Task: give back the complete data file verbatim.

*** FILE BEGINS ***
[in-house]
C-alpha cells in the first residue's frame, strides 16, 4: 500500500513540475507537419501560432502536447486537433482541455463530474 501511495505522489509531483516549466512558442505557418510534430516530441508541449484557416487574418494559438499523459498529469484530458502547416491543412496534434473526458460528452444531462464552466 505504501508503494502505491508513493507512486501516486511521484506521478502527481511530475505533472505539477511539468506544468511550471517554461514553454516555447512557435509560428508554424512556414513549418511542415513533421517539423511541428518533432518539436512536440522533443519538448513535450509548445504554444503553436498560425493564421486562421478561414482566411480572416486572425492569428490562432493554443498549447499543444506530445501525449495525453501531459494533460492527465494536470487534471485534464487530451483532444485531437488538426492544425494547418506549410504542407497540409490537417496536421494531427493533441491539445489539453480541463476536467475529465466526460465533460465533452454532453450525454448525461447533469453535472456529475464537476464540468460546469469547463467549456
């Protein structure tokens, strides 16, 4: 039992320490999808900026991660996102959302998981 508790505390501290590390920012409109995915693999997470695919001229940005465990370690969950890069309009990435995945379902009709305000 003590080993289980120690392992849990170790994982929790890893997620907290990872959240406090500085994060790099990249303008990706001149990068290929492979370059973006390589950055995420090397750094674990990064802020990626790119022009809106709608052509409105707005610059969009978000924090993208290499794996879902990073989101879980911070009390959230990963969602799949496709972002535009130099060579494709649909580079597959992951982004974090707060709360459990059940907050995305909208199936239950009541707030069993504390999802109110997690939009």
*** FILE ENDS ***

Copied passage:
[in-house]
C-alpha cells in the first residue's frame, strides 16, 4: 500500500513540475507537419501560432502536447486537433482541455463530474 501511495505522489509531483516549466512558442505557418510534430516530441508541449484557416487574418494559438499523459498529469484530458502547416491543412496534434473526458460528452444531462464552466 505504501508503494502505491508513493507512486501516486511521484506521478502527481511530475505533472505539477511539468506544468511550471517554461514553454516555447512557435509560428508554424512556414513549418511542415513533421517539423511541428518533432518539436512536440522533443519538448513535450509548445504554444503553436498560425493564421486562421478561414482566411480572416486572425492569428490562432493554443498549447499543444506530445501525449495525453501531459494533460492527465494536470487534471485534464487530451483532444485531437488538426492544425494547418506549410504542407497540409490537417496536421494531427493533441491539445489539453480541463476536467475529465466526460465533460465533452454532453450525454448525461447533469453535472456529475464537476464540468460546469469547463467549456
């Protein structure tokens, strides 16, 4: 039992320490999808900026991660996102959302998981 508790505390501290590390920012409109995915693999997470695919001229940005465990370690969950890069309009990435995945379902009709305000 003590080993289980120690392992849990170790994982929790890893997620907290990872959240406090500085994060790099990249303008990706001149990068290929492979370059973006390589950055995420090397750094674990990064802020990626790119022009809106709608052509409105707005610059969009978000924090993208290499794996879902990073989101879980911070009390959230990963969602799949496709972002535009130099060579494709649909580079597959992951982004974090707060709360459990059940907050995305909208199936239950009541707030069993504390999802109110997690939009």